Six of the choir’s members stepped out in front of the choir to perform solos. Regrettably, there were no chances to hear from the vast repertory of Russian sacred music with soloist, but the choral arrangements of folk songs and popular works did show off the individual voices that influence the quality of the ensemble. In particular, bass Dmitry Beloselsky was outstanding. In 2005, I toured with a choir accompanying famed baritone Dmitri Hvorostovsky, which sang some of the works performed by the Monastery Choir. Beloselsky’s performance of Novikov’s moving ballad Dorogi (Roads) was superior to Hvorostovsky’s. I hope his career goes far.

In the past decade, I have heard a number of touring choirs from the former Soviet states, and all offered similar programs to Sretensky’s. The recently reunited Russian Orthodox Church sponsored this all-Russian program, offered to a largely Russian audience. Although I would consider this choir to be one of, if not the best, choir of this type I have heard in person, I am curious about its true range. How would it sound singing Bach? These voices are so good, they deserve the challenge.


Thomas Busse

24 сентября 2007 г.

Смотри также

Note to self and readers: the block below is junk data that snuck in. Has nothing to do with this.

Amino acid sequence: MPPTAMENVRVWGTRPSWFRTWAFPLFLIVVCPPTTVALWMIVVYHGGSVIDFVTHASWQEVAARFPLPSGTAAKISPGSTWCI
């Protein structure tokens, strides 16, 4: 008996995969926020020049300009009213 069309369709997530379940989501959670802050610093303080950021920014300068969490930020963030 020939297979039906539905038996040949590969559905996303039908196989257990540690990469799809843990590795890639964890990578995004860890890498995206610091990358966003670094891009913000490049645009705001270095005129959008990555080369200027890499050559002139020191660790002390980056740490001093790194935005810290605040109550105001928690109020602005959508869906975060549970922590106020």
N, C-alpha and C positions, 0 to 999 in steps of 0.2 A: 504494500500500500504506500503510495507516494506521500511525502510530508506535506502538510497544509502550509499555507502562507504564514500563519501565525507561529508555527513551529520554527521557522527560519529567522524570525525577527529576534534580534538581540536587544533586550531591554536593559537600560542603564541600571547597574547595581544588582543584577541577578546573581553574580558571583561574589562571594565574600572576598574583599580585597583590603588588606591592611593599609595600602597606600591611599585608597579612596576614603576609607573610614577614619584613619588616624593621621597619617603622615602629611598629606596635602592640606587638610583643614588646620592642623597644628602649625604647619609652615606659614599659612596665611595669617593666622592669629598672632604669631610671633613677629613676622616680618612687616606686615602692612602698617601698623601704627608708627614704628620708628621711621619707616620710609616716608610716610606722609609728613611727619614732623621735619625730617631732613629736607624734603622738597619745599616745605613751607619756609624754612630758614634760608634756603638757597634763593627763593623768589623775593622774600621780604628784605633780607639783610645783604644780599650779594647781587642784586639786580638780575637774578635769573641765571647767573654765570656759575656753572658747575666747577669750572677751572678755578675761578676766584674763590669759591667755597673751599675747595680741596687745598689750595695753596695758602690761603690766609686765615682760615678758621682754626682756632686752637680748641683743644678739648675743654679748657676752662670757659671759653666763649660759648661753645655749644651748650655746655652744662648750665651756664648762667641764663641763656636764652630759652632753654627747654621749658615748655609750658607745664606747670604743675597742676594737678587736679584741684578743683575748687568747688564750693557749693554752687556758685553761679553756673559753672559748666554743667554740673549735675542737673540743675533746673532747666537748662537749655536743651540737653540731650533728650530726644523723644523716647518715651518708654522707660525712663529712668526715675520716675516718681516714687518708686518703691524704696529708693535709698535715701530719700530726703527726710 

Old Russia, young voices Old Russia, young voices Old Russia, young voices Old Russia, young voices Barrymore Laurence Scherer The group’s youth and freshness belie the age of its home base. Founded in 1395, Sretensky is among the most ancient of Russian monasteries – the original wooden buildings were already nearly 300 years old when they were replaced by the present stone ones in the 17th century. During the Bolshevik era, Sretensky’s monastic community was arrested and either murdered or exiled to prison camps. At a time when many Russian churches were being used as skating rinks or swimming pools, Sretensky’s buildings – in the middle of downtown Moscow – were employed by the KGB as offices and torture chambers. And the raven shall scatter your bones … And the raven shall scatter your bones … Luke Harding And the raven shall scatter your bones … And the raven shall scatter your bones … Luke Harding “There is a sacred aspect to Russian folk songs – they are often about death and suffering,” Father Tikhon explains, over a pot of tea in his comfortable residence. “One piece, The Black Raven, is a sort of dialogue with death. It’s about a Cossack soldier going off to battle knowing he is going to die. He speaks of how a bullet will pierce his chest, how his comrades will leave him, and how his wife will marry his best friend. His bones will be scattered across the steppe by wolves and ravens.” Sretensky Monastery Choir: The Power of Russian Music Sretensky Monastery Choir: The Power of Russian Music Sretensky Monastery Choir: The Power of Russian Music Sretensky Monastery Choir: The Power of Russian Music Cecelia Porter Working from both sacred and secular texts, Moscow Sretensky Monastery Choir filled the Library of Congress’s Coolidge Auditorium on Wednesday night with a vocal luster that extended as far as the expression of reverence and human passion can reach. And the auditorium was filled to the rafters with listeners, the audience including many religious dignitaries in colorful ritual dress.